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About atomicker

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  1. I guess what surprises me most about this thread is seeing responses arguing that an increase in faithfulness to the source material would obviously damage this new LOTR card game. Is Tolkien's world really that much of an obstacle to gameplay? Is confidence in the abilities of FFG's game designers really that low? If so, maybe FFG would be better off saving themselves the LOTR licensing fee and making a Descent LCG instead... I think FFG designers have already done a fantastic job translating extremely complex licenses (like Battlestar Galactica) into very playable games, and I have every confidence in their abilities to deliver a high quality product. It's too early to tell where they're headed with the LOTR LCG, but I agree with Wallenstein in that I don't think throwing out the timeline hints at a game I will find very interesting... I will always be a Tolkien fan first and a gamer second. But if FFG's aiming to hook general fantasy gamers with a casual interest in LOTR, then a light game with minimal story content might work out. There certainly seems to be no lack of support for that approach in this thread.
  2. I agree with Wallenstein... of course I haven't seen the game yet, but I wonder if this kind of thing hints at a lack of creative thinking about the property on the part of the LCG designers. Instead of comparing LOTR to AGOT, I would like to point to Decipher's approach to the huge Star Trek timeline in their original CCG, where (if I remember my Trek correctly) characters and ships from different time periods were marked by icons that restricted where they could enter play. You couldn't put Archer, Kirk and Picard in the same deck without including some kind of card effect to allow it. Would it really have been so difficult to do something similar with Tolkien's Middle Earth? Start with LOTR-era-bugged characters, then release a Hobbit-era set or two, then a Second Age set, and on and on. Something like that could have added a modest new layer of complexity to deck building, been true to Tolkien's detailed setting, and (if timed correctly) would have offered FFG additional marketing opportunities around the upcoming movies. Just my two cents...
  3. Everything in Exodus looks really strong... I'm looking forward to trying out the Cylon Fleet board, and the NPC characters and the Conflicted Loyalty cards should shake things up nicely.
  4. Sorry, looking back at my original post I realize I should have been more specific. I actually meant to ask about the new bells & whistles, the cosmetic changes to the game components rather than the rules... how do they look out of the box? I don't have access to the original rulebook anymore... as I recall it was a problematic read. The new book seems more straightforward, but I'm not sure what (if any) real rules changes were made. I understand the old expansions aren't playable with this Silver Line Edition, but I'm guessing that's down to the altered graphics on the cards?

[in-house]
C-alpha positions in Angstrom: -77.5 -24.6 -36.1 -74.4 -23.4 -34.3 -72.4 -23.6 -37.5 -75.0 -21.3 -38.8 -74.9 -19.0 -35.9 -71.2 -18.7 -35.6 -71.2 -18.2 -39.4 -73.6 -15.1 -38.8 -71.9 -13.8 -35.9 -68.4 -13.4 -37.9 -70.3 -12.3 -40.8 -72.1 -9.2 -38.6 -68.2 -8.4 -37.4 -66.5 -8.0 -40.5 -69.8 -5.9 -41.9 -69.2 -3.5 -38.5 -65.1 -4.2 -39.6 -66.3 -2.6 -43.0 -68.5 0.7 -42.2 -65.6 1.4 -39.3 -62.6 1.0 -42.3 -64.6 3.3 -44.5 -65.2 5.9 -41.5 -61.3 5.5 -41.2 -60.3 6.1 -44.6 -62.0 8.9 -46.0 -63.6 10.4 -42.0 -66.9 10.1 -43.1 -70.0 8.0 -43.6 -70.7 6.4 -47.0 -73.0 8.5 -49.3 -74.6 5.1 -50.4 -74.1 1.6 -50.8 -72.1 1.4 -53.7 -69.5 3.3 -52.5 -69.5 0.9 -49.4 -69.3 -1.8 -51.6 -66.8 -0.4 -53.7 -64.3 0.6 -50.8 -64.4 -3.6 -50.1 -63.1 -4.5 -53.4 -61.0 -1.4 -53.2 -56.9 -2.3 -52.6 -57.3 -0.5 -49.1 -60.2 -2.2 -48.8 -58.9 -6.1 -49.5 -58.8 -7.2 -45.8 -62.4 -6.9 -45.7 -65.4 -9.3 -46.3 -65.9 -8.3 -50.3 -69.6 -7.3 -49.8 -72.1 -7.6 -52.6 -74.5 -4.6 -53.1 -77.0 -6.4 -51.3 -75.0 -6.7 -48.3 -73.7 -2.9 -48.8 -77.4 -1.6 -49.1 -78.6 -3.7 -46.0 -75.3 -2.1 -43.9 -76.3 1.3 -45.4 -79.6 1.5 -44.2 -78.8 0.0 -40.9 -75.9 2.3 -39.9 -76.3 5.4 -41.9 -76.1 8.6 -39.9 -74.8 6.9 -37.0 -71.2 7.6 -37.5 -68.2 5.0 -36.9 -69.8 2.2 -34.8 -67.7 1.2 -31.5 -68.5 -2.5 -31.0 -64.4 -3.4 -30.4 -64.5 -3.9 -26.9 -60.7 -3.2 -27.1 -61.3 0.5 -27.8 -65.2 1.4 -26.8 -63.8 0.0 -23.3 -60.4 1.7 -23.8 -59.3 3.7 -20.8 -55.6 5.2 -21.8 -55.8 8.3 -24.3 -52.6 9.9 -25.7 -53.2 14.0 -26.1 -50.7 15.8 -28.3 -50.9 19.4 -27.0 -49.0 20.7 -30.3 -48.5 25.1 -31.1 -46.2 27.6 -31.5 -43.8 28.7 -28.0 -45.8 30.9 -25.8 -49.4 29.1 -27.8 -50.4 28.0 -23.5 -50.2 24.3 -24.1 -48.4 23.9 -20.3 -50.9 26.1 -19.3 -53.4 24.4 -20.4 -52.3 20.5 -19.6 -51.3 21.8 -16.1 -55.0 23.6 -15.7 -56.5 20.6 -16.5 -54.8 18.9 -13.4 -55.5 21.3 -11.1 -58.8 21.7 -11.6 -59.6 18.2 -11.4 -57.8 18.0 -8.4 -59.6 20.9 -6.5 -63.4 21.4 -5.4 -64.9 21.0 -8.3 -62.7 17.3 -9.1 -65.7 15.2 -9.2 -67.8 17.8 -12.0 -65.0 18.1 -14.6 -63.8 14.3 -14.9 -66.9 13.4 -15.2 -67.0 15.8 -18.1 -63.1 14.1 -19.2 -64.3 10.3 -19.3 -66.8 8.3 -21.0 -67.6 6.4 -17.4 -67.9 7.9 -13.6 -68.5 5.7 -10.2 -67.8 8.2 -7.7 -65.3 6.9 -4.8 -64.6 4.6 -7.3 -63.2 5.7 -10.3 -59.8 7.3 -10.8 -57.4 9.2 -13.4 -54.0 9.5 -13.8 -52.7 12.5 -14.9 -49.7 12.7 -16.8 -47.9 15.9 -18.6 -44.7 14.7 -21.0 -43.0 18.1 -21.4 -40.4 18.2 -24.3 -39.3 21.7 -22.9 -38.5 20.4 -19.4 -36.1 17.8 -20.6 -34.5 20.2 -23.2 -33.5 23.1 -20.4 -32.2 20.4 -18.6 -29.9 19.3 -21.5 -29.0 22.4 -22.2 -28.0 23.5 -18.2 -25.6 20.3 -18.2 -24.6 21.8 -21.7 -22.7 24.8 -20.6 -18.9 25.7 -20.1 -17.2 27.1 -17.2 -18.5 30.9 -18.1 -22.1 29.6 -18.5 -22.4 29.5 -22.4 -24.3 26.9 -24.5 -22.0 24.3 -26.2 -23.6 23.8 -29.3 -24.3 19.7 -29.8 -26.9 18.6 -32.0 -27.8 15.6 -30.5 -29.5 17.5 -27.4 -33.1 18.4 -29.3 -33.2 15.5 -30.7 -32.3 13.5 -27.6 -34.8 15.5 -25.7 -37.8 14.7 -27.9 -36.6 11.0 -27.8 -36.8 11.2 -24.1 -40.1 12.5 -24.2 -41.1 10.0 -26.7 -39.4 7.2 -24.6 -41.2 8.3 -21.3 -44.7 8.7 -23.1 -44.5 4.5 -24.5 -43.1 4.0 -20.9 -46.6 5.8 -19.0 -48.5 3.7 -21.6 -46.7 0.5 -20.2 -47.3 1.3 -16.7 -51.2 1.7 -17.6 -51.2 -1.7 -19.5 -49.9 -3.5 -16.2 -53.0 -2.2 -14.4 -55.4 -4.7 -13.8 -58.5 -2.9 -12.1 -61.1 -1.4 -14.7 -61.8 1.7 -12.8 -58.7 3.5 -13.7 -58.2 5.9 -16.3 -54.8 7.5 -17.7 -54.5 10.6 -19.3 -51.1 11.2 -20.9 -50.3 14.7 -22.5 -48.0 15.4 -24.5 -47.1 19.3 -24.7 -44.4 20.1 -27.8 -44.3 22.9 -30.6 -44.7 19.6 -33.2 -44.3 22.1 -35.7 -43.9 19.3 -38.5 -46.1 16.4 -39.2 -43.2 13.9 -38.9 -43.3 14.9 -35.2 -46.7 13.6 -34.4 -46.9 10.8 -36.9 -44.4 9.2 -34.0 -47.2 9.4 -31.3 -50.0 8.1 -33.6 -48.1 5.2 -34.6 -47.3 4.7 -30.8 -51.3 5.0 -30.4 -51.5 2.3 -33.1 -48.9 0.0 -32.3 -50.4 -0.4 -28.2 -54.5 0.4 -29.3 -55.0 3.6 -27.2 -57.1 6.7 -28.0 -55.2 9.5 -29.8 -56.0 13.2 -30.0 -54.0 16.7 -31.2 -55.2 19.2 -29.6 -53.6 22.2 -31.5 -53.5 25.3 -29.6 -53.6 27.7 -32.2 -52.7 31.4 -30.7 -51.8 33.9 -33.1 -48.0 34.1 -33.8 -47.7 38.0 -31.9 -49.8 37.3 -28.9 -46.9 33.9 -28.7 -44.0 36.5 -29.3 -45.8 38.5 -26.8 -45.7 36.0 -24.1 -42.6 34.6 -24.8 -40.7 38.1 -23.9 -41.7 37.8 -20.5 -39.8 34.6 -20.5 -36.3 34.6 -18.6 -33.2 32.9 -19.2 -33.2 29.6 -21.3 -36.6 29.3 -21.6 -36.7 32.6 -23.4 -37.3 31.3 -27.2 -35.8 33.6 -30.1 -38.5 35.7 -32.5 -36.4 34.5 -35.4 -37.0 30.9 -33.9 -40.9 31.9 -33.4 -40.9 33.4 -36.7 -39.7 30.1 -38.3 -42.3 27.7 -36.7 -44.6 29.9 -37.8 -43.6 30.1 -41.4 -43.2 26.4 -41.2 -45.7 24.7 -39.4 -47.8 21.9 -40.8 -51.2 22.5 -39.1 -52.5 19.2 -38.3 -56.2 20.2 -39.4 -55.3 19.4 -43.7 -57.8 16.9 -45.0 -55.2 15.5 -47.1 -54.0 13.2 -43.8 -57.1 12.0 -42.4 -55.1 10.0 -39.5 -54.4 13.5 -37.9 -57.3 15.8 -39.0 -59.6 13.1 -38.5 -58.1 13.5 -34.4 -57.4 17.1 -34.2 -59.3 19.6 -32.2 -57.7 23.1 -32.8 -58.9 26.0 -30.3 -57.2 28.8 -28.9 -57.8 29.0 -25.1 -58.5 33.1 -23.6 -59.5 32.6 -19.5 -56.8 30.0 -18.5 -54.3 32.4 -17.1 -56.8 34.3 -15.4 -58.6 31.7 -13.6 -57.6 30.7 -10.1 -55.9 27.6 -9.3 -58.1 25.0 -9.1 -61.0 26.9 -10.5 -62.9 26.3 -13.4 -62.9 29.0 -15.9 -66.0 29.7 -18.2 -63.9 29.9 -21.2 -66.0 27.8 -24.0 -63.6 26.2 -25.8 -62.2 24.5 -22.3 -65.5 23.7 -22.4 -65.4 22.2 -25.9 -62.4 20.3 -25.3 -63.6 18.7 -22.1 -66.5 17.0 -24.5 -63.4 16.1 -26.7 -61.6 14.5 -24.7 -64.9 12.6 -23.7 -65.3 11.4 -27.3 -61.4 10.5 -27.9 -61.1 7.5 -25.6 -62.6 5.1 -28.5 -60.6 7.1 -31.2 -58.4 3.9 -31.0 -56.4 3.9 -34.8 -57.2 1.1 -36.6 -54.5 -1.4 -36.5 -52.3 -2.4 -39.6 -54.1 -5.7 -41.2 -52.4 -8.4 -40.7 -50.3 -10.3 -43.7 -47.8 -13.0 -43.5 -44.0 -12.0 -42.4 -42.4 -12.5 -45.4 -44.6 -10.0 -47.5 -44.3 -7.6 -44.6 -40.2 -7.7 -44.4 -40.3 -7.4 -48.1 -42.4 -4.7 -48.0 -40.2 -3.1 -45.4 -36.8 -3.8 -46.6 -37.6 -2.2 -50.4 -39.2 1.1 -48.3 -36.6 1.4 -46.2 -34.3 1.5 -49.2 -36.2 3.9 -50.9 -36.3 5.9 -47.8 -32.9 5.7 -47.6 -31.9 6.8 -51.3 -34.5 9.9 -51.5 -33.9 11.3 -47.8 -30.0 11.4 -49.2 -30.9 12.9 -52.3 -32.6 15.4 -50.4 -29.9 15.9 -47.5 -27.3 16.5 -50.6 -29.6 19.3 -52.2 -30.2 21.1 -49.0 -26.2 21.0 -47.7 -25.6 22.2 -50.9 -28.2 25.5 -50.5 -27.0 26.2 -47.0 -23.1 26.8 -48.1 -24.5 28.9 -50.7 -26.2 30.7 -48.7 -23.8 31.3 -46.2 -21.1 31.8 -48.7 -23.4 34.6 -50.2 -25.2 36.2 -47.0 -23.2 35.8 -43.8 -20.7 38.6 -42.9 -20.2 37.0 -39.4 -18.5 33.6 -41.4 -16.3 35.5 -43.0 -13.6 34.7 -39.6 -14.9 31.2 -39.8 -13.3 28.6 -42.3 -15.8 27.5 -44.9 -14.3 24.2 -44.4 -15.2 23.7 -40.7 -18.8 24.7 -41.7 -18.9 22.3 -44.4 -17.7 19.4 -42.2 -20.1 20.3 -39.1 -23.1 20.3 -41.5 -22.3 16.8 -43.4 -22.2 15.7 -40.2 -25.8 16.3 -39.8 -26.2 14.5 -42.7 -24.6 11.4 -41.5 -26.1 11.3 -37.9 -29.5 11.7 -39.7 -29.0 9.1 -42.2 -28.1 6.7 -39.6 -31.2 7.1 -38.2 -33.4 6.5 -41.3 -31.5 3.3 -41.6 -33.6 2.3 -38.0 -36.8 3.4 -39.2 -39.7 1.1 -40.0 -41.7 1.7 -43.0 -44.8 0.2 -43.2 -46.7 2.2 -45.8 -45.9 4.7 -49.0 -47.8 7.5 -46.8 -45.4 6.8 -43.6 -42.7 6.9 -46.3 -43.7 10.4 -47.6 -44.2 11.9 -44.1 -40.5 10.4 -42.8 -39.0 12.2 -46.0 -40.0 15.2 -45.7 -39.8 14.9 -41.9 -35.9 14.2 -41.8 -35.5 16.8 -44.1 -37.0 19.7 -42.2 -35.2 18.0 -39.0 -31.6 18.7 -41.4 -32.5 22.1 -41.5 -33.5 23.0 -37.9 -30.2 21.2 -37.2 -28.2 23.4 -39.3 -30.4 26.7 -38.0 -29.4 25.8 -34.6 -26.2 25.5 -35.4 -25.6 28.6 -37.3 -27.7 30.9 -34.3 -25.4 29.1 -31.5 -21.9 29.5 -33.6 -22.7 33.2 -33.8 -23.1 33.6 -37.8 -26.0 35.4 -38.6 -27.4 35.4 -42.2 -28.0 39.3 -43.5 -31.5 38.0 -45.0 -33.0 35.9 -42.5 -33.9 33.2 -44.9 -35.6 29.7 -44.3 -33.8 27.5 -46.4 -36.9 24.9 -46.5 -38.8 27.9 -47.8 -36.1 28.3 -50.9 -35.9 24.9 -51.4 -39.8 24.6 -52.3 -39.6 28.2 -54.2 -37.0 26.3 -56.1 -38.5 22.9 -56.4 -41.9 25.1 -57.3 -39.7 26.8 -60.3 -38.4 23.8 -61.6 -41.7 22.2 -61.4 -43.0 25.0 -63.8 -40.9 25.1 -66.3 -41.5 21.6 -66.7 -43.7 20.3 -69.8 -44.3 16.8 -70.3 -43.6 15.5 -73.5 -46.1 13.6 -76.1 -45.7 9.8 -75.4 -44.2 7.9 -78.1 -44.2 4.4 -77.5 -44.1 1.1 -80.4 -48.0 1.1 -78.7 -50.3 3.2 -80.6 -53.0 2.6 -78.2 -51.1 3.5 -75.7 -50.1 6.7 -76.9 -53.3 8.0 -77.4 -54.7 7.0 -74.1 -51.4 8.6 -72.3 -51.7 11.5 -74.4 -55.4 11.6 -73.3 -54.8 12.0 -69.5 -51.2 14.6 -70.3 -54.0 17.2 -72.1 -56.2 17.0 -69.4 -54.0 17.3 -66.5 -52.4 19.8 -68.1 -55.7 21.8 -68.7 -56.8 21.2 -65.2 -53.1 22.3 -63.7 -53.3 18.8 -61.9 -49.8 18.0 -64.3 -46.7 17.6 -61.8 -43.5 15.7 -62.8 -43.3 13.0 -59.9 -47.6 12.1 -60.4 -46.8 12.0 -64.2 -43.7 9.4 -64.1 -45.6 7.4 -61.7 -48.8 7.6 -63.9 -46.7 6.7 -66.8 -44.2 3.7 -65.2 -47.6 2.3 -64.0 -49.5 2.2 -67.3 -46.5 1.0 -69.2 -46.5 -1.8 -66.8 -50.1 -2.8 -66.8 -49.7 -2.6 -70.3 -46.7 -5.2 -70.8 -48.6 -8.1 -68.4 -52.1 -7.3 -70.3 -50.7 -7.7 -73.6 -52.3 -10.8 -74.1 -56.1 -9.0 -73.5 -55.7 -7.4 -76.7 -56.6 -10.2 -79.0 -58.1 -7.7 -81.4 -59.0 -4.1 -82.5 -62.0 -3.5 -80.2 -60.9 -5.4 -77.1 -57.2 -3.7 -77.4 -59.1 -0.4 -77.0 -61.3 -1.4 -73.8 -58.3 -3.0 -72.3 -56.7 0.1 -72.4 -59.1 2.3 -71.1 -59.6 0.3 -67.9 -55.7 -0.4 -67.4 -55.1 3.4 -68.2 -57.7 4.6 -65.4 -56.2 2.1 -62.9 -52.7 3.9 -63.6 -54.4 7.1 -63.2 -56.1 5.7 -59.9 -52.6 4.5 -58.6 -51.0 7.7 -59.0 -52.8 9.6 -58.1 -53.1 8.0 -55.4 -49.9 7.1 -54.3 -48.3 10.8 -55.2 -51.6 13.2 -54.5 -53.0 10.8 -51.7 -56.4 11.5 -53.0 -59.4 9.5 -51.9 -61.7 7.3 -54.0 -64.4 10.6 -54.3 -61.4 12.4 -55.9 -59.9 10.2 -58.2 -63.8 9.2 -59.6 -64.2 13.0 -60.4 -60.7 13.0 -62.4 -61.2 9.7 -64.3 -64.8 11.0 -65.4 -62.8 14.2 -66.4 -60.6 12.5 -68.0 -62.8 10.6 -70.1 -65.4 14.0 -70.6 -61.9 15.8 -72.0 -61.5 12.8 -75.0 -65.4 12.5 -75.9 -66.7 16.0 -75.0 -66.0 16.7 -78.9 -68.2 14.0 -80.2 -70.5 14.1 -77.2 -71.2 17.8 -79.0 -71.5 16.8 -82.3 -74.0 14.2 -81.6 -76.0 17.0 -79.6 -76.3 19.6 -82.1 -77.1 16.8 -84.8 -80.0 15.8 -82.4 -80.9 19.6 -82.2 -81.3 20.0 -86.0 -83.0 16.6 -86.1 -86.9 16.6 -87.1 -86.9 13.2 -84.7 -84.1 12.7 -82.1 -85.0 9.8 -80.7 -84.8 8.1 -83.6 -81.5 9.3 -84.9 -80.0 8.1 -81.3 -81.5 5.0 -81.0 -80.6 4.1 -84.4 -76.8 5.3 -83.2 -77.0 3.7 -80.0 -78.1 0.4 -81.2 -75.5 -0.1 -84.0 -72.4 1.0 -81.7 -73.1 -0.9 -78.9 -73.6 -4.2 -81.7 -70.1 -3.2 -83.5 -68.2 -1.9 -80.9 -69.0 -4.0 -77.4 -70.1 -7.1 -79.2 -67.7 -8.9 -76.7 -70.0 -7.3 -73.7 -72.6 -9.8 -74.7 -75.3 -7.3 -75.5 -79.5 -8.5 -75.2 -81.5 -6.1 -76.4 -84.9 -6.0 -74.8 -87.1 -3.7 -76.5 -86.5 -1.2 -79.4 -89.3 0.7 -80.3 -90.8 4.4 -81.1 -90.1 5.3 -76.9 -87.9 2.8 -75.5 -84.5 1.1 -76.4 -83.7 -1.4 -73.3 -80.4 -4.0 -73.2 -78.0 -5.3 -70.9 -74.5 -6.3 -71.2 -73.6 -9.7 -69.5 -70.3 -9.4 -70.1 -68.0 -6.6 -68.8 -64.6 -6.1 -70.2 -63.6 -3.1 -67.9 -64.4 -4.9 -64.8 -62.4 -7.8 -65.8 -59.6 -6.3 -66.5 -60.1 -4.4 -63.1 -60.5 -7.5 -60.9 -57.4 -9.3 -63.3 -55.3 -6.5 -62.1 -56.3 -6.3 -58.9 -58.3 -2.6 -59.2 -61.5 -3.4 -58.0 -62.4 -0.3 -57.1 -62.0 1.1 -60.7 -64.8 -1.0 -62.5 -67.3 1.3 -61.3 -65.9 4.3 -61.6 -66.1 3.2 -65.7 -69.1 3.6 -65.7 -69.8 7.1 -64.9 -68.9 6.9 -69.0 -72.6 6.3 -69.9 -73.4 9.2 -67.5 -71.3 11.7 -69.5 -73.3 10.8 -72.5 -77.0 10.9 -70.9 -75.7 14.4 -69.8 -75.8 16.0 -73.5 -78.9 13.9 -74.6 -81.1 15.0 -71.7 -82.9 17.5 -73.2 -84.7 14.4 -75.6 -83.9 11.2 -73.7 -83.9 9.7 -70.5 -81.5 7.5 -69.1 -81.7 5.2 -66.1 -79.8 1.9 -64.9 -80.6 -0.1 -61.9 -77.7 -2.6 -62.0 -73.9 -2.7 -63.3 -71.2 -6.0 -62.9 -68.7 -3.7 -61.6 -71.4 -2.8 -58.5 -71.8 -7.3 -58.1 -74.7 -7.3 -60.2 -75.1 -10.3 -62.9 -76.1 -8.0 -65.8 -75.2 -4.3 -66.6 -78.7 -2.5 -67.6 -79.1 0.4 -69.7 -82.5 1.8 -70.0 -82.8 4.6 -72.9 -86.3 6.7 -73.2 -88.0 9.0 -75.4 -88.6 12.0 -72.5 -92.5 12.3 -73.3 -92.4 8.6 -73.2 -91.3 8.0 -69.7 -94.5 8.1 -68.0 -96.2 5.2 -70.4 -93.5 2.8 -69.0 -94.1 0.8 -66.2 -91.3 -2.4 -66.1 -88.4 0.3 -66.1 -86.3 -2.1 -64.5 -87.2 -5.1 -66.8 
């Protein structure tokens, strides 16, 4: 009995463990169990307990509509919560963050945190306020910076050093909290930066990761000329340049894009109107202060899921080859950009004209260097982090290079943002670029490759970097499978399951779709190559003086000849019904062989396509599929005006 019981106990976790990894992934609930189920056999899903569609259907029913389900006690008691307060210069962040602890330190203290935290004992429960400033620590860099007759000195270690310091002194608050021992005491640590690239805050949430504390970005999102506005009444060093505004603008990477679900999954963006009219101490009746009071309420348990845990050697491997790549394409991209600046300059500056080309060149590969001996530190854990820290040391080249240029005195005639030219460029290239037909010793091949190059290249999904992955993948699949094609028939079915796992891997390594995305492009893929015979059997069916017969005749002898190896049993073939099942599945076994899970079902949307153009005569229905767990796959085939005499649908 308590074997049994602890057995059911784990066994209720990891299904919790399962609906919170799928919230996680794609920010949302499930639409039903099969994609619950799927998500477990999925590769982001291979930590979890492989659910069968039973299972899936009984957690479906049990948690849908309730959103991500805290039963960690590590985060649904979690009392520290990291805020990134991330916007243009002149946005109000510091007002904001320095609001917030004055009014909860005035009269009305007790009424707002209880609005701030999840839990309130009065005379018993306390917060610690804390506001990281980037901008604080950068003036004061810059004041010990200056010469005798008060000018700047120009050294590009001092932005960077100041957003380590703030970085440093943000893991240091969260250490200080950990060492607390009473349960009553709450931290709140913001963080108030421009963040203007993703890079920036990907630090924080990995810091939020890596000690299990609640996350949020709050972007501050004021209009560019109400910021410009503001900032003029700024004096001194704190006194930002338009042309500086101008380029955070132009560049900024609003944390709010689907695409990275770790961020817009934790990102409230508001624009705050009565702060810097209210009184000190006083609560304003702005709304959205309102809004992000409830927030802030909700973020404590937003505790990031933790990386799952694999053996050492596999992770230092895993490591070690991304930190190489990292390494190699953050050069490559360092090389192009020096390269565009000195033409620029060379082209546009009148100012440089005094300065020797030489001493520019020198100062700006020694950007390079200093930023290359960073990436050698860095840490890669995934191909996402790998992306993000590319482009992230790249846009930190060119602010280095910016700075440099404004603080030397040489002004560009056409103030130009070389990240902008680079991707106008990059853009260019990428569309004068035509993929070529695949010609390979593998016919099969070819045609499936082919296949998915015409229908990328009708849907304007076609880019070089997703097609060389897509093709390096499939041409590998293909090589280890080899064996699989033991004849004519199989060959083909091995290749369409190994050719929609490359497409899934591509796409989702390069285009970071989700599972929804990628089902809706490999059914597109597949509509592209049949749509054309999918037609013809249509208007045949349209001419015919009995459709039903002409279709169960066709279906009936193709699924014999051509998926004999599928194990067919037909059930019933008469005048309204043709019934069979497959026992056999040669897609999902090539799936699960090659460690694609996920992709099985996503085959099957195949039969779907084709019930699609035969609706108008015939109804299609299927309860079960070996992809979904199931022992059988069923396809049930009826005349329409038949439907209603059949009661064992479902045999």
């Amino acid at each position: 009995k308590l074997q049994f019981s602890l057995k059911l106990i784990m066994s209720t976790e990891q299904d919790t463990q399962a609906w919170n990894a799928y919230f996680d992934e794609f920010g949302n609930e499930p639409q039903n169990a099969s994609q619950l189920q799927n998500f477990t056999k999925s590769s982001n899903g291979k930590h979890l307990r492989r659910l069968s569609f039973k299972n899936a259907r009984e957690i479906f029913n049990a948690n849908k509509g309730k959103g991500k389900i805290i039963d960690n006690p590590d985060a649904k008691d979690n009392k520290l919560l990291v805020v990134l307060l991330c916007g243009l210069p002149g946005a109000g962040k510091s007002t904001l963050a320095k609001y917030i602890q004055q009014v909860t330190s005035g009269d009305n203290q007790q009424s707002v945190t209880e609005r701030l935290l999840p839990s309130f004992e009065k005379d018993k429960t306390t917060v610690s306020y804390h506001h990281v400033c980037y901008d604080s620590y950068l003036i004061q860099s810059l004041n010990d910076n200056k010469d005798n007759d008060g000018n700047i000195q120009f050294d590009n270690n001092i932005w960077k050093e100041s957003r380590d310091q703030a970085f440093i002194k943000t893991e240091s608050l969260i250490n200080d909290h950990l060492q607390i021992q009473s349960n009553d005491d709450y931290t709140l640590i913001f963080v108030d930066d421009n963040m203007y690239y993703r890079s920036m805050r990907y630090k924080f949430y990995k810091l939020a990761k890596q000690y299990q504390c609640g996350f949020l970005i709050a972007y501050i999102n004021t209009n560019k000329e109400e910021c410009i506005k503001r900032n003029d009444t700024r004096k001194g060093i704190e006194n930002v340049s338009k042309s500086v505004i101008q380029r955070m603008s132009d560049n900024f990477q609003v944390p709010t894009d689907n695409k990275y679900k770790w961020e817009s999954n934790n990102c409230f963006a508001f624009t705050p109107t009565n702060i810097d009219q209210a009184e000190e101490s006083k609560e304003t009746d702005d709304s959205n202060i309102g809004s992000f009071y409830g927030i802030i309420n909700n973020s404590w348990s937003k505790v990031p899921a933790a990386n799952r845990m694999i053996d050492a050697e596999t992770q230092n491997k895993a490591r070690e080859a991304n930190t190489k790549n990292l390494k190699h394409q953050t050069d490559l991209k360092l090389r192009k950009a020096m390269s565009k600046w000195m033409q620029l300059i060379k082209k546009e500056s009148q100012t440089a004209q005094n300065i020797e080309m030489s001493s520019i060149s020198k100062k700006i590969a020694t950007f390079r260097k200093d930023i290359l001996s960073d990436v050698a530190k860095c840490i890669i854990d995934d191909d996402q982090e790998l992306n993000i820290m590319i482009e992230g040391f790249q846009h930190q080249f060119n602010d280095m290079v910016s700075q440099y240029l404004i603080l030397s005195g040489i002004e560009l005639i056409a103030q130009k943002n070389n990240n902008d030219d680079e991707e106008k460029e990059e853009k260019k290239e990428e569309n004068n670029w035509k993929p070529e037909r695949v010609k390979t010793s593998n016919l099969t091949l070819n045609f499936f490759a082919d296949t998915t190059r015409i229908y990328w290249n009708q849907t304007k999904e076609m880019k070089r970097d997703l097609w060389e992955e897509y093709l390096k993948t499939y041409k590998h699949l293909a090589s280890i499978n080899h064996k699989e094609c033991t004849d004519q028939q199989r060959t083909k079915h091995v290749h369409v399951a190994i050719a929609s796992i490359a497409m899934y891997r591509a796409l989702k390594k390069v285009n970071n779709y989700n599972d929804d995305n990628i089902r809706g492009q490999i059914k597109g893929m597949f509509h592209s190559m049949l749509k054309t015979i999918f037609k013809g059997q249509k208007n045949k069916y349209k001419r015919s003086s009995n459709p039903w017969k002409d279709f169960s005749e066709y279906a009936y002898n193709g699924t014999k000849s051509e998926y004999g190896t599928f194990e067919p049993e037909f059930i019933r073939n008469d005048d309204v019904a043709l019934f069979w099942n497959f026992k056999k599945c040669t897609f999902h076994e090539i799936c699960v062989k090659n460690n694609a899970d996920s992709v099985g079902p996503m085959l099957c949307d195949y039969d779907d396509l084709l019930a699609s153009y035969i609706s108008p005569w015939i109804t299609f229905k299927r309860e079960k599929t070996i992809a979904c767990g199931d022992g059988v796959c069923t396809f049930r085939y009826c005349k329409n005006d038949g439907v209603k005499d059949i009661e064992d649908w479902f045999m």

5. Just finished reading through the new rulebook (posted on the main FFG LOTR page) and I like the look of the changes made for the Silver Line edition from here. Has anyone seen the new version in person yet?
  6. Thanks for the updates. Can't wait to see more on this one...
  7. I'd love to see an appearance by Belladonna Took in this game... that's Bilbo's mom and and old friend of Gandalf's, for anyone drawing a blank. And Goldberry is essential...! Actually I think a whole series of adventure scenarios set in the Old Forest would be terrific, but that's another thread entirely.
  8. Thanks for the heads-up, that was the best description of the game I've seen yet. I was surprised to see mention of the Necromancer that really opens up the timeframe for this thing, and together with this thread is giving me hope we will see expansions for the whole of Thorin's Company and their adventures along the way to confront Smaug...
  9. From what Catalyst showed at GenCon, I guess BT is still firmly within their grasp. But what about FFG's Dust Tactics? That looks pretty amazing to me...
  10. As much as I love Citadels I've had younger players zone out on me during that game, so I think it really depends on what your kids are into. Chaos Marauders might be good if they're in the right age group. Maybe Aye Dark Overlord? Cave Troll is one of the smaller boardgames once it's all out on the table, so that might work. My all-time favourite mass-appeal FFG game has got to be Ingenious, and while that might be light on the components compared to a monster like World of Warcraft, you might think it a little too fussy for camping. Too bad the new Ingenious Challenges hasn't come out yet, that might have fit the bill. If you look any of these up on Boardgamegeek.com, they ought to have photos of the game in progress so you can judge whether or not it would work on your trip. Let us know what you decide to take!
  11. Thanks guys for all the work you put into those demo reports. Very much appreciated!
  12. Just like you I loved Knizia's LOTR, and always found it easiest to introduce to new players on boardgame night. It was also one of our most requested re-plays. It's been out of print for so long, I'm really looking forward to the release of the new Silver Line Edition... As long as the LCG captures the same atmosphere of massive threat level and limited player resources I'll be all over this.
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